Frankly, until we became the first in the world to inject stem cells into discs, discography never made much sense to me. I would tell patients, “I’m going to poke a hole in your disc to see if there’s a hole in your disc.” However, when we began to see that platelet rich plasma and stem cells could heal disc tears on MRI, discography made sense. Now you could poke a hole in the disc to see if there’s a hole in the disc that needs to be repaired. While we’ve been using what I call “biologic discography” for many years, this morning I’d like to put a name on it and challenge my colleagues.
Disc Pain and Discography Defined
Between your vertebrae, or spinal bones, there are cushioning, shock-absorbing structures called intervertebral discs. They have a tough outer covering that is fibrous (annulus) and an inner gel that is like hard toothpaste (nucleus pulposus). The disc annulus can become painful or torn, and a discography test may be necessary to pinpoint the specific offending disc in the painful area.
A discography procedure uses fluoroscopic (X-ray) guidance to inject contrast dye into the discs to pressurize the discs and test for pain as well as ferret out the architecture (i.e., are tears present). As each disc is pressurized, the patient is then asked to describe his or her pain level to the physician, and to compare it to the pain the patient has been experiencing. The diagnostic goals of discography are to determine if the disc is causing back pain and, if so, which disc is the source and also to determine if there are any tears or holes in the disc.
Can’t an MRI give us this information? The problem with an MRI is that just because a tear is seen on MRI, this doesn’t mean the tear is the source of the pain. Wear-and-tear trauma can occur naturally, especially with age, so the only reliable way to determine if a tear is the pain source is to perform a discography test. Watch the video below for more information on this:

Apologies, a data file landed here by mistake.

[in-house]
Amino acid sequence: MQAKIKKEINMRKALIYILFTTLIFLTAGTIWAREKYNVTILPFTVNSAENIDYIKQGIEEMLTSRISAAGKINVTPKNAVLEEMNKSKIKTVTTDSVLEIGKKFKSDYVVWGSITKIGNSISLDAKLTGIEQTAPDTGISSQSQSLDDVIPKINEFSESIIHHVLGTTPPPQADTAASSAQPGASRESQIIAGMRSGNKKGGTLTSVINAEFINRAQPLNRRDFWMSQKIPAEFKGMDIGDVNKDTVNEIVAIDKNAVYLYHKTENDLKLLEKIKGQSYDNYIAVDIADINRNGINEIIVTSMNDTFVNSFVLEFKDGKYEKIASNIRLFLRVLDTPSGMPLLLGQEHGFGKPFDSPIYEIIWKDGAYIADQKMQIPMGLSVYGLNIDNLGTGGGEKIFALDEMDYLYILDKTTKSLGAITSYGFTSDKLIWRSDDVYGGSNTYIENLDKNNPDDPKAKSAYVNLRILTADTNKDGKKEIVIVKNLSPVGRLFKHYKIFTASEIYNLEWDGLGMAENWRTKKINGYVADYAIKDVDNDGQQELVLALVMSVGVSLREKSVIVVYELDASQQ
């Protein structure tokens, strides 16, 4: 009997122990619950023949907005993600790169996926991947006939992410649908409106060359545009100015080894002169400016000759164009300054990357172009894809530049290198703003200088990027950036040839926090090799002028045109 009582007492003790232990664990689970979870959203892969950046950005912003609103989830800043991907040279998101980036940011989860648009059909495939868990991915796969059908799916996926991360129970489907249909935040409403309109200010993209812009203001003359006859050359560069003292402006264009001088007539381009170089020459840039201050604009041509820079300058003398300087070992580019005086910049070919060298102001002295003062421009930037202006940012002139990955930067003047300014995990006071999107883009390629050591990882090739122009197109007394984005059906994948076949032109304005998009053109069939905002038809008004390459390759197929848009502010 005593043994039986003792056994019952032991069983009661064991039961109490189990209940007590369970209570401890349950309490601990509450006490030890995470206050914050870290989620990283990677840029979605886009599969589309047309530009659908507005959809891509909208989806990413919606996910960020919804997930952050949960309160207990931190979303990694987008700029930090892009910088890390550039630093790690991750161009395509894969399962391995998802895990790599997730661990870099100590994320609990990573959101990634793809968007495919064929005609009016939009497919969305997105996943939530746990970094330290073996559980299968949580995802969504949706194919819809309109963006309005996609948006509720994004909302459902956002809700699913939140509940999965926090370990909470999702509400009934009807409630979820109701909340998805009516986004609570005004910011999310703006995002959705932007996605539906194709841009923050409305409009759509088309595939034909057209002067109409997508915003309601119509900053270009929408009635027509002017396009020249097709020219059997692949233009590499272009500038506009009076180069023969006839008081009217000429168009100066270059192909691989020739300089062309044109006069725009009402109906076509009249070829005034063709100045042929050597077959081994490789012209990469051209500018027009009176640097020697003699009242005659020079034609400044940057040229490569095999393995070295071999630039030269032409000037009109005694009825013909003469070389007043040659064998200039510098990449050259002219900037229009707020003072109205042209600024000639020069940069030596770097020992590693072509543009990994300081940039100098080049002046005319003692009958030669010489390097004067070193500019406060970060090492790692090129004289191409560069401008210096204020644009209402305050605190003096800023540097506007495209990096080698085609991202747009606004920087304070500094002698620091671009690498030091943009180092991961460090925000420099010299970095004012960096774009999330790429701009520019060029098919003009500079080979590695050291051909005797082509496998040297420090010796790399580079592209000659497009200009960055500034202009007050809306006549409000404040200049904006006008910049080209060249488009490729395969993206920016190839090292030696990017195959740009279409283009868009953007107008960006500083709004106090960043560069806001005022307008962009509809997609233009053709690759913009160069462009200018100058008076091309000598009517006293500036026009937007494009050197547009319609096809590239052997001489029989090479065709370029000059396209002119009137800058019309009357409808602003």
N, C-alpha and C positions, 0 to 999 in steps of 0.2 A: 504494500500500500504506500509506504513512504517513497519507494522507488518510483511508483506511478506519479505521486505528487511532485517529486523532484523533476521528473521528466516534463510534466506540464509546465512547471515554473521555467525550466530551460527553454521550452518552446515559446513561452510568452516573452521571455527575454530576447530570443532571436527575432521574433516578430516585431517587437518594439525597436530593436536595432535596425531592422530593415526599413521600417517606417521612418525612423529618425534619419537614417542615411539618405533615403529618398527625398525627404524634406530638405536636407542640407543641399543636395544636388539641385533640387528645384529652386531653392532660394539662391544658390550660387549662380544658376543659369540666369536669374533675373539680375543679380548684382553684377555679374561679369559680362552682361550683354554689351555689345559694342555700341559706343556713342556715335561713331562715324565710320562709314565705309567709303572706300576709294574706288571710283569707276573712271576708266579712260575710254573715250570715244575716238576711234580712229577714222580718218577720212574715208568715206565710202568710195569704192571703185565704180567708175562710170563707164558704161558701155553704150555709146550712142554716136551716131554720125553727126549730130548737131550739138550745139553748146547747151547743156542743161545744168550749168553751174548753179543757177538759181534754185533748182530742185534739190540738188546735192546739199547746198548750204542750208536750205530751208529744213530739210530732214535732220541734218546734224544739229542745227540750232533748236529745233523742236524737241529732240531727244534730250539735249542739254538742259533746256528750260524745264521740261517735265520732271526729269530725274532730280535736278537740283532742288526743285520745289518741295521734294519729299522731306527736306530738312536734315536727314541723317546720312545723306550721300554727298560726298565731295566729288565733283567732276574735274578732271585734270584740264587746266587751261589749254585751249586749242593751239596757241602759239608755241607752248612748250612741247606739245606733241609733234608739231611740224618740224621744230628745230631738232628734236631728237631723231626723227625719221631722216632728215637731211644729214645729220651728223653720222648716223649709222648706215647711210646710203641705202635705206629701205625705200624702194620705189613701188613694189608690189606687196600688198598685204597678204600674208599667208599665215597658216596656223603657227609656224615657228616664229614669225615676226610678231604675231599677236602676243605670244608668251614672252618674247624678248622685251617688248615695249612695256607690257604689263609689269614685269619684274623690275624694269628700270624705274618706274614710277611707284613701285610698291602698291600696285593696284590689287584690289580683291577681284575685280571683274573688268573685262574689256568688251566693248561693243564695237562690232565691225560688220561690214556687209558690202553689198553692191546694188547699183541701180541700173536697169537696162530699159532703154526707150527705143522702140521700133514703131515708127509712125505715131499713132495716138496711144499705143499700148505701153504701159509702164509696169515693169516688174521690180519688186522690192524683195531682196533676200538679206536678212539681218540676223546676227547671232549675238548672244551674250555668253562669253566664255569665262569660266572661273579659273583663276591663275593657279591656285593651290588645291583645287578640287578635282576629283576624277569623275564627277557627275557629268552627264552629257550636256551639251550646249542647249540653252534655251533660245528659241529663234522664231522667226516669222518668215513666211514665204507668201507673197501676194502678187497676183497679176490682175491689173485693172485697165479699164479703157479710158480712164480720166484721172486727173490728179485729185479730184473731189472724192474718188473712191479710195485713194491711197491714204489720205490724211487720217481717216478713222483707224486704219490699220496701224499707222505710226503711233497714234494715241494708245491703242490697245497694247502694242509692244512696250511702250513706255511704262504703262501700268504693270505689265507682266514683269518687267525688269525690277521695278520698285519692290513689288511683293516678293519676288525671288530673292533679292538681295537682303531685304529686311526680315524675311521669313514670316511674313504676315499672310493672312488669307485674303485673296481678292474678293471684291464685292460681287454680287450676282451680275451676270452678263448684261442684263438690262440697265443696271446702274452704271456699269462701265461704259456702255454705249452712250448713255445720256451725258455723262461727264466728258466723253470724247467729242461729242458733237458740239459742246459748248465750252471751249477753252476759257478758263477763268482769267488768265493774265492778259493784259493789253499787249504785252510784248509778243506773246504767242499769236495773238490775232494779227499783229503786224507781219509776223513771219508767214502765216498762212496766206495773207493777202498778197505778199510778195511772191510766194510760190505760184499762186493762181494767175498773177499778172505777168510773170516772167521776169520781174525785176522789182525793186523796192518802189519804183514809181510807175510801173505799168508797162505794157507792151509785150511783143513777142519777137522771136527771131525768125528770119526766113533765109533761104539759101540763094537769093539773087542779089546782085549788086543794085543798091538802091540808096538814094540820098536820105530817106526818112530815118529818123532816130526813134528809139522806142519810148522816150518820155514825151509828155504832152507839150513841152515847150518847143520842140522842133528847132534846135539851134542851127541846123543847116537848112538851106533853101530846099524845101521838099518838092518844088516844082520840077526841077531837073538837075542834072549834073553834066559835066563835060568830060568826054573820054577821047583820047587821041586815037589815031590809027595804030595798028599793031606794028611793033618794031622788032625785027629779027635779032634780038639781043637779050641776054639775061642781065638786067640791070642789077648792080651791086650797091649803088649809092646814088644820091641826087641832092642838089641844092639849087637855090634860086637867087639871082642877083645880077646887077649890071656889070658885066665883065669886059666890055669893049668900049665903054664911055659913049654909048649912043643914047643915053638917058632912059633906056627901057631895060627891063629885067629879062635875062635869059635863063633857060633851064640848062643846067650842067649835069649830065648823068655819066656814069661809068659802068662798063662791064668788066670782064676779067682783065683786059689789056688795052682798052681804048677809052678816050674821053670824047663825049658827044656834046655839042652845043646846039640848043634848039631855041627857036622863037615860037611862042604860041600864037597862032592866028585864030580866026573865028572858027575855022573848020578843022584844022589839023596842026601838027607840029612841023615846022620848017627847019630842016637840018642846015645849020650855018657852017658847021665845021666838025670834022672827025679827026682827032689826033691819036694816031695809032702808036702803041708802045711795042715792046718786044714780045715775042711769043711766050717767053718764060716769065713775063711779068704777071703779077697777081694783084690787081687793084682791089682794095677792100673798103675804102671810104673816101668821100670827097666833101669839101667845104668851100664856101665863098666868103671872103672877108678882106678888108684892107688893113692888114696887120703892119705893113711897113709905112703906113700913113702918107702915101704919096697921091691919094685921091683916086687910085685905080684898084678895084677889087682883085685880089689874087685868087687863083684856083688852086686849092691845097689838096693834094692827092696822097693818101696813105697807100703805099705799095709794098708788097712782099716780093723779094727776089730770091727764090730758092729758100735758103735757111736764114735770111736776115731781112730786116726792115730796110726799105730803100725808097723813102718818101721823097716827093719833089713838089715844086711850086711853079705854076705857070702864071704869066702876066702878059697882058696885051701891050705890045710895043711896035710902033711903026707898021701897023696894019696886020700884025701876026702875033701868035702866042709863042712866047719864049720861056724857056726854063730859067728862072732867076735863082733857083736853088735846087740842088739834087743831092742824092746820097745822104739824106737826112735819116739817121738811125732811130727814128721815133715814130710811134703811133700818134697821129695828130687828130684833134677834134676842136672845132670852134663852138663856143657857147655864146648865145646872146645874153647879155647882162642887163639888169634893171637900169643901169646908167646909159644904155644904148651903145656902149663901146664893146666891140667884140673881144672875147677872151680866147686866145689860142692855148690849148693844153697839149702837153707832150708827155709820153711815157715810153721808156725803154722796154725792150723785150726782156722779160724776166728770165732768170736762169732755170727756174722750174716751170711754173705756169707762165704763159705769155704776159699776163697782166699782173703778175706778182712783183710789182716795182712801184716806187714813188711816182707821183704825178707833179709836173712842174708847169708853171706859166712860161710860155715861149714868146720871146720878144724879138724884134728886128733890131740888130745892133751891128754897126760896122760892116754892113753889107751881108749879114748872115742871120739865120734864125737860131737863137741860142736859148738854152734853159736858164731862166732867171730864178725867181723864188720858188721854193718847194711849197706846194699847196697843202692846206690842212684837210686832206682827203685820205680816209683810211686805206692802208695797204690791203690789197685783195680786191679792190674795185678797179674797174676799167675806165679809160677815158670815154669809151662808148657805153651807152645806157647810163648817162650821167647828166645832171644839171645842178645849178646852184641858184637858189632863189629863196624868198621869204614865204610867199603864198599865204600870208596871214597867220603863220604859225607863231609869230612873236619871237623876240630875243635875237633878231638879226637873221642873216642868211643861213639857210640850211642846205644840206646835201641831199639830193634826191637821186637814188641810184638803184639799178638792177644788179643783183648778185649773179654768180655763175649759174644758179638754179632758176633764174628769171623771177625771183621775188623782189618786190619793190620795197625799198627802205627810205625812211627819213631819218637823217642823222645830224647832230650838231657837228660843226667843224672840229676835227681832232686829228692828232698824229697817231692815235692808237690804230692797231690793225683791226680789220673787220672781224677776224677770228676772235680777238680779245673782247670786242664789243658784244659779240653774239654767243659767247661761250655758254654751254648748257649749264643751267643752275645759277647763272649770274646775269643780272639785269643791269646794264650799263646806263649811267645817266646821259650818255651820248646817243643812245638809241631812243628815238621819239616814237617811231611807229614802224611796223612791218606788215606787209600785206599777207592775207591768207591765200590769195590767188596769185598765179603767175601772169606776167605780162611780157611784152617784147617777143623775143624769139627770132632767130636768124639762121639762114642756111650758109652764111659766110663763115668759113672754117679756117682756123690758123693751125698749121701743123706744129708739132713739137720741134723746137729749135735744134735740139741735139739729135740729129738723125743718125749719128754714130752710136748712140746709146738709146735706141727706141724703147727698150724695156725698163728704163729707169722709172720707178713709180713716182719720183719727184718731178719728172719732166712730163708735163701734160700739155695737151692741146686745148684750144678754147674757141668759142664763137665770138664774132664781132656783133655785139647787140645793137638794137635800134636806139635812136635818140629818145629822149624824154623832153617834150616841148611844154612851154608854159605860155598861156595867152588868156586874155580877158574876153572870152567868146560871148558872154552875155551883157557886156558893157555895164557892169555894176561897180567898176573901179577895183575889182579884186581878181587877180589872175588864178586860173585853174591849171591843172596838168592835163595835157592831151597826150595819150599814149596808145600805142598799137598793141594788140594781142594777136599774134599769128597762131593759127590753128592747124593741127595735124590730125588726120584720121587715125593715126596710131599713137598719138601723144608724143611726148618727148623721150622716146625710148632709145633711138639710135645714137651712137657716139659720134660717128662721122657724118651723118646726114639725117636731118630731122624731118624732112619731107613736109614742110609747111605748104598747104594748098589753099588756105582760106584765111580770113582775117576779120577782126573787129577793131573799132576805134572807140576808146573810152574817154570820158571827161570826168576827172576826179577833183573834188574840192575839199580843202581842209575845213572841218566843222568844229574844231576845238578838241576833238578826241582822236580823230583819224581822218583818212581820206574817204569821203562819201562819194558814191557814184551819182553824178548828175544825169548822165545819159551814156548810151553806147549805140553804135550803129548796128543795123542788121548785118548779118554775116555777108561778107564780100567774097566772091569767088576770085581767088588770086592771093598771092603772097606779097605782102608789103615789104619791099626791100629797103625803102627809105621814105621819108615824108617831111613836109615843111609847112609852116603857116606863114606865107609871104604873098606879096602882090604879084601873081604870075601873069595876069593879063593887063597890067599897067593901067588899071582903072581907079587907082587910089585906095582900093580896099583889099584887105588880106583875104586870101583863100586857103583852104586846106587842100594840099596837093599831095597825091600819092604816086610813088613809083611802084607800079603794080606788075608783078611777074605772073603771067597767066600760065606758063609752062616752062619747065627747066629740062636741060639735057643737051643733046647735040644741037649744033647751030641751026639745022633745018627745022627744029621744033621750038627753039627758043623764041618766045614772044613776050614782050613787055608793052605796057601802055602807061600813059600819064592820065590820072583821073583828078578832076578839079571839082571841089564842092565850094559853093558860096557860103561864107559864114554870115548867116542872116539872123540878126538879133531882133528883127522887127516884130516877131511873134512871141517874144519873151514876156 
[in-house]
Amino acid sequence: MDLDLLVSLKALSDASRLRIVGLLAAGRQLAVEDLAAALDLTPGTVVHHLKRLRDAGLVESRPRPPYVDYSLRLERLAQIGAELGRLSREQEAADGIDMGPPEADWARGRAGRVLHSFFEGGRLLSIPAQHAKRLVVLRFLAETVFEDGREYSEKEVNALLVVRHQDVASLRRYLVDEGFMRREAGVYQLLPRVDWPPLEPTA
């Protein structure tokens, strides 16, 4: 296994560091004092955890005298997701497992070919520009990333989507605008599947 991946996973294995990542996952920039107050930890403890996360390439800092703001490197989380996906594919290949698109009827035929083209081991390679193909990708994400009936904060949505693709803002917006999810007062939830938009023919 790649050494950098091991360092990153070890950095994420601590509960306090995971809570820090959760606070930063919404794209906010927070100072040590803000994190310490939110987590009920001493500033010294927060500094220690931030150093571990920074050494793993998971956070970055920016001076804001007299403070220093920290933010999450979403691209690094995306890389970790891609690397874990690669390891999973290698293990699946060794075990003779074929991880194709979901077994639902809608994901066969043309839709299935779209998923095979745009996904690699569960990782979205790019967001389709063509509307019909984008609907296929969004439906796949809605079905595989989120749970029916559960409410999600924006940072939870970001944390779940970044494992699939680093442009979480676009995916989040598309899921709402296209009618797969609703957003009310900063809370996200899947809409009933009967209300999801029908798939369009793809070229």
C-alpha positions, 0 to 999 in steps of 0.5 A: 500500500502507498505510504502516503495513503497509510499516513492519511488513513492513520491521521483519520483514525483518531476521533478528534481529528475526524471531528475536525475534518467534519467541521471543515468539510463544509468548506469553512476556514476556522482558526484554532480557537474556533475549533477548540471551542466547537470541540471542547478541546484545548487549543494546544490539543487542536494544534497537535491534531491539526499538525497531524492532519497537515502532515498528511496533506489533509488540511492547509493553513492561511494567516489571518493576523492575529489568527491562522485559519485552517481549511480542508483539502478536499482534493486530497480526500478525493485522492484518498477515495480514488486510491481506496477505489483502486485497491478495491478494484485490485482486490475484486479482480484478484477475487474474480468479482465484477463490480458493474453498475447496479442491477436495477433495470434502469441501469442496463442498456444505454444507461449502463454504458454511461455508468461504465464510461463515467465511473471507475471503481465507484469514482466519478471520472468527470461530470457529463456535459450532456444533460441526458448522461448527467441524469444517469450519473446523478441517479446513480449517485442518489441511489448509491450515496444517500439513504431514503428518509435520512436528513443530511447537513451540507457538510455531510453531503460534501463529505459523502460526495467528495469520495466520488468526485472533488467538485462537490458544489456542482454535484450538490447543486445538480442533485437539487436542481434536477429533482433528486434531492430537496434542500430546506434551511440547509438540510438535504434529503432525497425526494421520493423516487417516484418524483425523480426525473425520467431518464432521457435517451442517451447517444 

The Problem with Discography…
Discography, however, also isn’t without its problems. Because a hole is poked in the disc to deliver the contrast material to pressurize the disc, discography side effects can occur. These include the following:
- Structural damage to the disc
- The advancement of existing degenerative disc disease
In other words, discography can cause good discs to go bad. This is especially true when discography is combined with steroids and certain anesthetics. Just because an epidural steroid injection is a nonsurgical procedure doesn’t mean it’s good for you. In fact, it’s the opposite; steroids are toxic to cartilage and are riddled with side effects. We’ve even found that certain local anesthetics are toxic to cells. Discography side effects can make the disc pain or injury worse.
Biologic discography, used not only to diagnose but also to regeneratively treat the disc, can be an answer to avoiding discography side effects. It avoids harmful steroids and anesthetics and substitutes solutions that have been shown in clinical or animal studies to help the disc heal.
Biologic Discography May Help Avoid Discography Side Effects